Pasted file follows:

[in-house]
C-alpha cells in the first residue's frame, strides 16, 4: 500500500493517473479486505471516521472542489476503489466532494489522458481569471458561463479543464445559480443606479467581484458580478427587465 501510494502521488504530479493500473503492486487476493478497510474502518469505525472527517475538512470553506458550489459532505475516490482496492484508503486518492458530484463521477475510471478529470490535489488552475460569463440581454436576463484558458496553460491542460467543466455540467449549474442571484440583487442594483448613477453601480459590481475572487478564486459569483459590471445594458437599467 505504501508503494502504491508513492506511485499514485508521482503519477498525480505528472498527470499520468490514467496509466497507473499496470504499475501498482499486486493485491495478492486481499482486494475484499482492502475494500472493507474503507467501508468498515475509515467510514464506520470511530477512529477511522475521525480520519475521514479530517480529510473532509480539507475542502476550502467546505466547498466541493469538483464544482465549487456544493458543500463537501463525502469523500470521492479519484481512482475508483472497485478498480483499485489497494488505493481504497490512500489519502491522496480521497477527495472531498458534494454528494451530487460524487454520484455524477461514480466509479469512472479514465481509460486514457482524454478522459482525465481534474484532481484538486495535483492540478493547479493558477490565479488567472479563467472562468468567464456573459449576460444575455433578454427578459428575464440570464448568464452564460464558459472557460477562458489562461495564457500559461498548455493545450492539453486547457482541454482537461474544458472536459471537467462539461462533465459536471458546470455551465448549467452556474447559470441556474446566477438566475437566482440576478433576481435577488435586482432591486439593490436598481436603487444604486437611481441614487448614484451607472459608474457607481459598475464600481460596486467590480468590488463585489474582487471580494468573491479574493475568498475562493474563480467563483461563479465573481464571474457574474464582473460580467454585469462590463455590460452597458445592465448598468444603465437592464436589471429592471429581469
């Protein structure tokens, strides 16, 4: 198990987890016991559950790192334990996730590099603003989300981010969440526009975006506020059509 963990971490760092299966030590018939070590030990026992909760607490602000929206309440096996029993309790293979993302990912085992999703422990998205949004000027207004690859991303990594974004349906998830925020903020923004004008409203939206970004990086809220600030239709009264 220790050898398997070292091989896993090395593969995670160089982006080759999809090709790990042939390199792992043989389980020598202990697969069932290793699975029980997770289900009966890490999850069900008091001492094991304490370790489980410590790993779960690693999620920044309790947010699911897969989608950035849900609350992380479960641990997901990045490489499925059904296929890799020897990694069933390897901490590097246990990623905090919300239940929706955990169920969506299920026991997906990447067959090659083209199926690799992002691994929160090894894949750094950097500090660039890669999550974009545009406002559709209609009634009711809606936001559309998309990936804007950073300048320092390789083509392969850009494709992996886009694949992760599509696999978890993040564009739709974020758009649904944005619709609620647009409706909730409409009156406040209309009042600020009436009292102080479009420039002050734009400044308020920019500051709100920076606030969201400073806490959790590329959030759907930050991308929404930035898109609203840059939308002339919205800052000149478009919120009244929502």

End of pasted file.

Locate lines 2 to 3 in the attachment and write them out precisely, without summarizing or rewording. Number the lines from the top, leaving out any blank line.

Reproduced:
C-alpha cells in the first residue's frame, strides 16, 4: 500500500493517473479486505471516521472542489476503489466532494489522458481569471458561463479543464445559480443606479467581484458580478427587465 501510494502521488504530479493500473503492486487476493478497510474502518469505525472527517475538512470553506458550489459532505475516490482496492484508503486518492458530484463521477475510471478529470490535489488552475460569463440581454436576463484558458496553460491542460467543466455540467449549474442571484440583487442594483448613477453601480459590481475572487478564486459569483459590471445594458437599467 505504501508503494502504491508513492506511485499514485508521482503519477498525480505528472498527470499520468490514467496509466497507473499496470504499475501498482499486486493485491495478492486481499482486494475484499482492502475494500472493507474503507467501508468498515475509515467510514464506520470511530477512529477511522475521525480520519475521514479530517480529510473532509480539507475542502476550502467546505466547498466541493469538483464544482465549487456544493458543500463537501463525502469523500470521492479519484481512482475508483472497485478498480483499485489497494488505493481504497490512500489519502491522496480521497477527495472531498458534494454528494451530487460524487454520484455524477461514480466509479469512472479514465481509460486514457482524454478522459482525465481534474484532481484538486495535483492540478493547479493558477490565479488567472479563467472562468468567464456573459449576460444575455433578454427578459428575464440570464448568464452564460464558459472557460477562458489562461495564457500559461498548455493545450492539453486547457482541454482537461474544458472536459471537467462539461462533465459536471458546470455551465448549467452556474447559470441556474446566477438566475437566482440576478433576481435577488435586482432591486439593490436598481436603487444604486437611481441614487448614484451607472459608474457607481459598475464600481460596486467590480468590488463585489474582487471580494468573491479574493475568498475562493474563480467563483461563479465573481464571474457574474464582473460580467454585469462590463455590460452597458445592465448598468444603465437592464436589471429592471429581469
């Protein structure tokens, strides 16, 4: 198990987890016991559950790192334990996730590099603003989300981010969440526009975006506020059509 963990971490760092299966030590018939070590030990026992909760607490602000929206309440096996029993309790293979993302990912085992999703422990998205949004000027207004690859991303990594974004349906998830925020903020923004004008409203939206970004990086809220600030239709009264 220790050898398997070292091989896993090395593969995670160089982006080759999809090709790990042939390199792992043989389980020598202990697969069932290793699975029980997770289900009966890490999850069900008091001492094991304490370790489980410590790993779960690693999620920044309790947010699911897969989608950035849900609350992380479960641990997901990045490489499925059904296929890799020897990694069933390897901490590097246990990623905090919300239940929706955990169920969506299920026991997906990447067959090659083209199926690799992002691994929160090894894949750094950097500090660039890669999550974009545009406002559709209609009634009711809606936001559309998309990936804007950073300048320092390789083509392969850009494709992996886009694949992760599509696999978890993040564009739709974020758009649904944005619709609620647009409706909730409409009156406040209309009042600020009436009292102080479009420039002050734009400044308020920019500051709100920076606030969201400073806490959790590329959030759907930050991308929404930035898109609203840059939308002339919205800052000149478009919120009244929502």